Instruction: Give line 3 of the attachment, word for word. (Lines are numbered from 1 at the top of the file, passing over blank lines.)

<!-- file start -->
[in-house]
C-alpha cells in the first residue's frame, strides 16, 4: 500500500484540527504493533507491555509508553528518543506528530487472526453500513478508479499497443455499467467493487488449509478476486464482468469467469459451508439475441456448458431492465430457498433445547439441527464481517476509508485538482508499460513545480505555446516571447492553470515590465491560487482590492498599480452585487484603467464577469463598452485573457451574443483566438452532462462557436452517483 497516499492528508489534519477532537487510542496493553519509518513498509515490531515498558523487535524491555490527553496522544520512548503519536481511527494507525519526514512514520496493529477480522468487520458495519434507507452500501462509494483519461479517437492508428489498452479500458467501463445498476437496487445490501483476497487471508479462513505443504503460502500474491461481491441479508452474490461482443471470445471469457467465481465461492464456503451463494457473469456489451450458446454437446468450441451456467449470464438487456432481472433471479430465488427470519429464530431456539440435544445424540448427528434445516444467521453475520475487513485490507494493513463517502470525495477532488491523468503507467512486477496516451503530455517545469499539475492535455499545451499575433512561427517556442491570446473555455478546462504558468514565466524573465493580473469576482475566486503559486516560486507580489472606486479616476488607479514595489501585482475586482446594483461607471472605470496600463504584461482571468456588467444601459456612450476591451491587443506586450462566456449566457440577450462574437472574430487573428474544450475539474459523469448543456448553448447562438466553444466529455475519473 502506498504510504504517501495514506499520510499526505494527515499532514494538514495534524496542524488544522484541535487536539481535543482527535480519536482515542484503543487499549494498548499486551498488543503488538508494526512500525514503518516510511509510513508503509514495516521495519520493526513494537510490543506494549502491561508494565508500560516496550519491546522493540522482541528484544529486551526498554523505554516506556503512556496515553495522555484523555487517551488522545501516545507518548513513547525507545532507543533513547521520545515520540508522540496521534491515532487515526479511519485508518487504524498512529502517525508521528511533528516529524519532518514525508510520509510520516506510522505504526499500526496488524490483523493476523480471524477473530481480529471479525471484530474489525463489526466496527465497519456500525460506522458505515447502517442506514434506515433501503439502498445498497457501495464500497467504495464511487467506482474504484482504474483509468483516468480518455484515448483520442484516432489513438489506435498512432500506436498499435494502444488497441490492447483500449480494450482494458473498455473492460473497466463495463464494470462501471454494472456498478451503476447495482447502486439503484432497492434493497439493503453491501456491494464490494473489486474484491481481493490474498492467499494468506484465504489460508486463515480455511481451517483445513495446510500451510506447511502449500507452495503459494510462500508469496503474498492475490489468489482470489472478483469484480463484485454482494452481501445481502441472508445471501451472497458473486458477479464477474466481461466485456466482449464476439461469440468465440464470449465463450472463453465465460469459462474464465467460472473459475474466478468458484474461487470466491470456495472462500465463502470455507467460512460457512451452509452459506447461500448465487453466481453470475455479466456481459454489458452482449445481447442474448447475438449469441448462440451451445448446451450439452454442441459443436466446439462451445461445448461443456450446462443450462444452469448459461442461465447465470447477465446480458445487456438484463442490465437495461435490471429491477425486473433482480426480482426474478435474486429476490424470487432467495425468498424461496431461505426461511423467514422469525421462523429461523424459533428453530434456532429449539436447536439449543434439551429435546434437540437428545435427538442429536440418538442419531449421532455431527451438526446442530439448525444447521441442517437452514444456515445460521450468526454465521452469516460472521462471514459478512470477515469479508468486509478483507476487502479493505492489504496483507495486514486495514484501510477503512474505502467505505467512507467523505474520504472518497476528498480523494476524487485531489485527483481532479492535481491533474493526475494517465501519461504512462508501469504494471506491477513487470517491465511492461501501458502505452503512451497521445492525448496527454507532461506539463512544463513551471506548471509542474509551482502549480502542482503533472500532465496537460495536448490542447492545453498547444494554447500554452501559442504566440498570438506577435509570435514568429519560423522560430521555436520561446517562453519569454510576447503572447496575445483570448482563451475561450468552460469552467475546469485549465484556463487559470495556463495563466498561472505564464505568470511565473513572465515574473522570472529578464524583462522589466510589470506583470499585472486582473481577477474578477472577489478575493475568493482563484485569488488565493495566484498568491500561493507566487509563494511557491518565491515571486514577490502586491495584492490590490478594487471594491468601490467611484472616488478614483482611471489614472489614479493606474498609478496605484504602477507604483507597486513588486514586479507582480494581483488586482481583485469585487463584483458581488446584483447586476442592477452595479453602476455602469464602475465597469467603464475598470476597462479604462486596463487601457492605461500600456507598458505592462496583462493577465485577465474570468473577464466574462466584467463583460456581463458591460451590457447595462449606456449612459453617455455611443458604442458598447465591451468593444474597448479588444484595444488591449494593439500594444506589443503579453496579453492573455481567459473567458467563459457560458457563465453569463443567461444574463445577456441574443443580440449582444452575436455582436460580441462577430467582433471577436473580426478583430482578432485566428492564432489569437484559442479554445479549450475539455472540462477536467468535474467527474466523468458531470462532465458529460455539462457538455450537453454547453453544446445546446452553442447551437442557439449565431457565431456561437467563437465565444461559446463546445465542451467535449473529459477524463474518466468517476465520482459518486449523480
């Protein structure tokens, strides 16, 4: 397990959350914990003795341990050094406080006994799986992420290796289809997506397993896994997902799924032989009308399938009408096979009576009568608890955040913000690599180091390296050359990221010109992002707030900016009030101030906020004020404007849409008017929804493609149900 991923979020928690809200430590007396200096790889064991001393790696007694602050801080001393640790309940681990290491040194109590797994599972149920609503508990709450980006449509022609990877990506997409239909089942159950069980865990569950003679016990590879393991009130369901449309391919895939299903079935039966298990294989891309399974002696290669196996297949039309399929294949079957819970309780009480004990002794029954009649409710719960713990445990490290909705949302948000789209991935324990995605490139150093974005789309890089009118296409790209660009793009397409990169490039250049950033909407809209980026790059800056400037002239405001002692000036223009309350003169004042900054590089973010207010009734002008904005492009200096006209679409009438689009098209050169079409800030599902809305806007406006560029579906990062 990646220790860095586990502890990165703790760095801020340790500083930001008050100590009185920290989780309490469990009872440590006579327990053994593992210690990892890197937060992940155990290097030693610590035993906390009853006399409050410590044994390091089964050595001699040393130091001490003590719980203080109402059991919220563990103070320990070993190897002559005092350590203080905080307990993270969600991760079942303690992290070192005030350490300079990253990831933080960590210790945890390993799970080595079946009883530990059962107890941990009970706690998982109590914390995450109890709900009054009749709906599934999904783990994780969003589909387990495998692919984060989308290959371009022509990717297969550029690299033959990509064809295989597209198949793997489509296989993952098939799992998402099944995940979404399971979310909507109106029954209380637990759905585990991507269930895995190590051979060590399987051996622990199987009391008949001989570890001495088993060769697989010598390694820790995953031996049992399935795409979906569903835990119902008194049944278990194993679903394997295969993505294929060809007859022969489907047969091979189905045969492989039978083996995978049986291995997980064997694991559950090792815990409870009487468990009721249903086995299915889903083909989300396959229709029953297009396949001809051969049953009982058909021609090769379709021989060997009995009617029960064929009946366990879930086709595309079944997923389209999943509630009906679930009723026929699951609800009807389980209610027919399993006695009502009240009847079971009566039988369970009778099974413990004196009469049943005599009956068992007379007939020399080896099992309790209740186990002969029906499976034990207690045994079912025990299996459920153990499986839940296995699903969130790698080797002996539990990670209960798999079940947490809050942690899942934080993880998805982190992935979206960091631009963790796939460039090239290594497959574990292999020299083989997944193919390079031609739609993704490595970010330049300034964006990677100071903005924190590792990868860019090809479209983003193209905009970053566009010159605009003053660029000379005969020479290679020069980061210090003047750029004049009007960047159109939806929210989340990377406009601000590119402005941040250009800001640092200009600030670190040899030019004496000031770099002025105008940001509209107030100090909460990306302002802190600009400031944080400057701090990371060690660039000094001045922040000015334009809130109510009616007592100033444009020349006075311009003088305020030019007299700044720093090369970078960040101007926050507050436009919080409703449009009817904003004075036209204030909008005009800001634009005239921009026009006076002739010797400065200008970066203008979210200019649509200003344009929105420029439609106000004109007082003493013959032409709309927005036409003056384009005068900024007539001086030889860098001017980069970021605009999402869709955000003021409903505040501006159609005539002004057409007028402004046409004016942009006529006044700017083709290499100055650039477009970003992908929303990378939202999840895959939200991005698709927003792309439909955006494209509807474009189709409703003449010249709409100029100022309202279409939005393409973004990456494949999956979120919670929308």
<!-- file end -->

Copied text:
């Protein structure tokens, strides 16, 4: 397990959350914990003795341990050094406080006994799986992420290796289809997506397993896994997902799924032989009308399938009408096979009576009568608890955040913000690599180091390296050359990221010109992002707030900016009030101030906020004020404007849409008017929804493609149900 991923979020928690809200430590007396200096790889064991001393790696007694602050801080001393640790309940681990290491040194109590797994599972149920609503508990709450980006449509022609990877990506997409239909089942159950069980865990569950003679016990590879393991009130369901449309391919895939299903079935039966298990294989891309399974002696290669196996297949039309399929294949079957819970309780009480004990002794029954009649409710719960713990445990490290909705949302948000789209991935324990995605490139150093974005789309890089009118296409790209660009793009397409990169490039250049950033909407809209980026790059800056400037002239405001002692000036223009309350003169004042900054590089973010207010009734002008904005492009200096006209679409009438689009098209050169079409800030599902809305806007406006560029579906990062 990646220790860095586990502890990165703790760095801020340790500083930001008050100590009185920290989780309490469990009872440590006579327990053994593992210690990892890197937060992940155990290097030693610590035993906390009853006399409050410590044994390091089964050595001699040393130091001490003590719980203080109402059991919220563990103070320990070993190897002559005092350590203080905080307990993270969600991760079942303690992290070192005030350490300079990253990831933080960590210790945890390993799970080595079946009883530990059962107890941990009970706690998982109590914390995450109890709900009054009749709906599934999904783990994780969003589909387990495998692919984060989308290959371009022509990717297969550029690299033959990509064809295989597209198949793997489509296989993952098939799992998402099944995940979404399971979310909507109106029954209380637990759905585990991507269930895995190590051979060590399987051996622990199987009391008949001989570890001495088993060769697989010598390694820790995953031996049992399935795409979906569903835990119902008194049944278990194993679903394997295969993505294929060809007859022969489907047969091979189905045969492989039978083996995978049986291995997980064997694991559950090792815990409870009487468990009721249903086995299915889903083909989300396959229709029953297009396949001809051969049953009982058909021609090769379709021989060997009995009617029960064929009946366990879930086709595309079944997923389209999943509630009906679930009723026929699951609800009807389980209610027919399993006695009502009240009847079971009566039988369970009778099974413990004196009469049943005599009956068992007379007939020399080896099992309790209740186990002969029906499976034990207690045994079912025990299996459920153990499986839940296995699903969130790698080797002996539990990670209960798999079940947490809050942690899942934080993880998805982190992935979206960091631009963790796939460039090239290594497959574990292999020299083989997944193919390079031609739609993704490595970010330049300034964006990677100071903005924190590792990868860019090809479209983003193209905009970053566009010159605009003053660029000379005969020479290679020069980061210090003047750029004049009007960047159109939806929210989340990377406009601000590119402005941040250009800001640092200009600030670190040899030019004496000031770099002025105008940001509209107030100090909460990306302002802190600009400031944080400057701090990371060690660039000094001045922040000015334009809130109510009616007592100033444009020349006075311009003088305020030019007299700044720093090369970078960040101007926050507050436009919080409703449009009817904003004075036209204030909008005009800001634009005239921009026009006076002739010797400065200008970066203008979210200019649509200003344009929105420029439609106000004109007082003493013959032409709309927005036409003056384009005068900024007539001086030889860098001017980069970021605009999402869709955000003021409903505040501006159609005539002004057409007028402004046409004016942009006529006044700017083709290499100055650039477009970003992908929303990378939202999840895959939200991005698709927003792309439909955006494209509807474009189709409703003449010249709409100029100022309202279409939005393409973004990456494949999956979120919670929308």